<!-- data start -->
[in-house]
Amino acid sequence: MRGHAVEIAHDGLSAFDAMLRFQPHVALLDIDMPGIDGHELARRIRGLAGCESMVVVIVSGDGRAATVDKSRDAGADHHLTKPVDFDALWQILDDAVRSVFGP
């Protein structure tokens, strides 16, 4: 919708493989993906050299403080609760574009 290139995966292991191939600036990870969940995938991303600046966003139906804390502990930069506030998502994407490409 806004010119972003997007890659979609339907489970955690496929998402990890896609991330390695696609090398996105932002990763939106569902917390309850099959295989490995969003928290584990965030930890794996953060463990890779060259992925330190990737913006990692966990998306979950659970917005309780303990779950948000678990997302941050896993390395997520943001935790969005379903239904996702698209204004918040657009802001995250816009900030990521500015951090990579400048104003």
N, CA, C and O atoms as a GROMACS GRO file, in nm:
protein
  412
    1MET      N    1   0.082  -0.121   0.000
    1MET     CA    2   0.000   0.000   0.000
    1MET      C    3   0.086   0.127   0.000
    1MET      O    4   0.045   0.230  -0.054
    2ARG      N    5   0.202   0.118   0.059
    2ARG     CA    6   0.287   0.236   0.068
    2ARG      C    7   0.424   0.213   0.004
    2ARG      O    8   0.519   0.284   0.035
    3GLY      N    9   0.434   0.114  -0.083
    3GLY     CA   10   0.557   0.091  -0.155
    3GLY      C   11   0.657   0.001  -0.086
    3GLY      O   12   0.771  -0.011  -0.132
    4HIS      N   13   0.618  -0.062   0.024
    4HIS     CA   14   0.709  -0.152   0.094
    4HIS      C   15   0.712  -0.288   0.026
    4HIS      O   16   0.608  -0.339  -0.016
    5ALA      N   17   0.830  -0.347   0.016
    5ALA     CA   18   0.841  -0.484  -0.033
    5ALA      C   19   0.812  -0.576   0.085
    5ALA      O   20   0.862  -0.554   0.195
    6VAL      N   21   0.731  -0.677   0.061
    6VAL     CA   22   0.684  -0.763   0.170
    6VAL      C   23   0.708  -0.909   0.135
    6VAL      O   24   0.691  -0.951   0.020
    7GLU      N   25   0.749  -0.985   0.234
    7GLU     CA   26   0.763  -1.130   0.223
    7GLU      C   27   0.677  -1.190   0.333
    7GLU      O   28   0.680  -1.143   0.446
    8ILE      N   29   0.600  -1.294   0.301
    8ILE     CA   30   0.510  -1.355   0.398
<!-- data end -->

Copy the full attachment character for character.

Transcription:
[in-house]
Amino acid sequence: MRGHAVEIAHDGLSAFDAMLRFQPHVALLDIDMPGIDGHELARRIRGLAGCESMVVVIVSGDGRAATVDKSRDAGADHHLTKPVDFDALWQILDDAVRSVFGP
């Protein structure tokens, strides 16, 4: 919708493989993906050299403080609760574009 290139995966292991191939600036990870969940995938991303600046966003139906804390502990930069506030998502994407490409 806004010119972003997007890659979609339907489970955690496929998402990890896609991330390695696609090398996105932002990763939106569902917390309850099959295989490995969003928290584990965030930890794996953060463990890779060259992925330190990737913006990692966990998306979950659970917005309780303990779950948000678990997302941050896993390395997520943001935790969005379903239904996702698209204004918040657009802001995250816009900030990521500015951090990579400048104003």
N, CA, C and O atoms as a GROMACS GRO file, in nm:
protein
  412
    1MET      N    1   0.082  -0.121   0.000
    1MET     CA    2   0.000   0.000   0.000
    1MET      C    3   0.086   0.127   0.000
    1MET      O    4   0.045   0.230  -0.054
    2ARG      N    5   0.202   0.118   0.059
    2ARG     CA    6   0.287   0.236   0.068
    2ARG      C    7   0.424   0.213   0.004
    2ARG      O    8   0.519   0.284   0.035
    3GLY      N    9   0.434   0.114  -0.083
    3GLY     CA   10   0.557   0.091  -0.155
    3GLY      C   11   0.657   0.001  -0.086
    3GLY      O   12   0.771  -0.011  -0.132
    4HIS      N   13   0.618  -0.062   0.024
    4HIS     CA   14   0.709  -0.152   0.094
    4HIS      C   15   0.712  -0.288   0.026
    4HIS      O   16   0.608  -0.339  -0.016
    5ALA      N   17   0.830  -0.347   0.016
    5ALA     CA   18   0.841  -0.484  -0.033
    5ALA      C   19   0.812  -0.576   0.085
    5ALA      O   20   0.862  -0.554   0.195
    6VAL      N   21   0.731  -0.677   0.061
    6VAL     CA   22   0.684  -0.763   0.170
    6VAL      C   23   0.708  -0.909   0.135
    6VAL      O   24   0.691  -0.951   0.020
    7GLU      N   25   0.749  -0.985   0.234
    7GLU     CA   26   0.763  -1.130   0.223
    7GLU      C   27   0.677  -1.190   0.333
    7GLU      O   28   0.680  -1.143   0.446
    8ILE      N   29   0.600  -1.294   0.301
    8ILE     CA   30   0.510  -1.355   0.398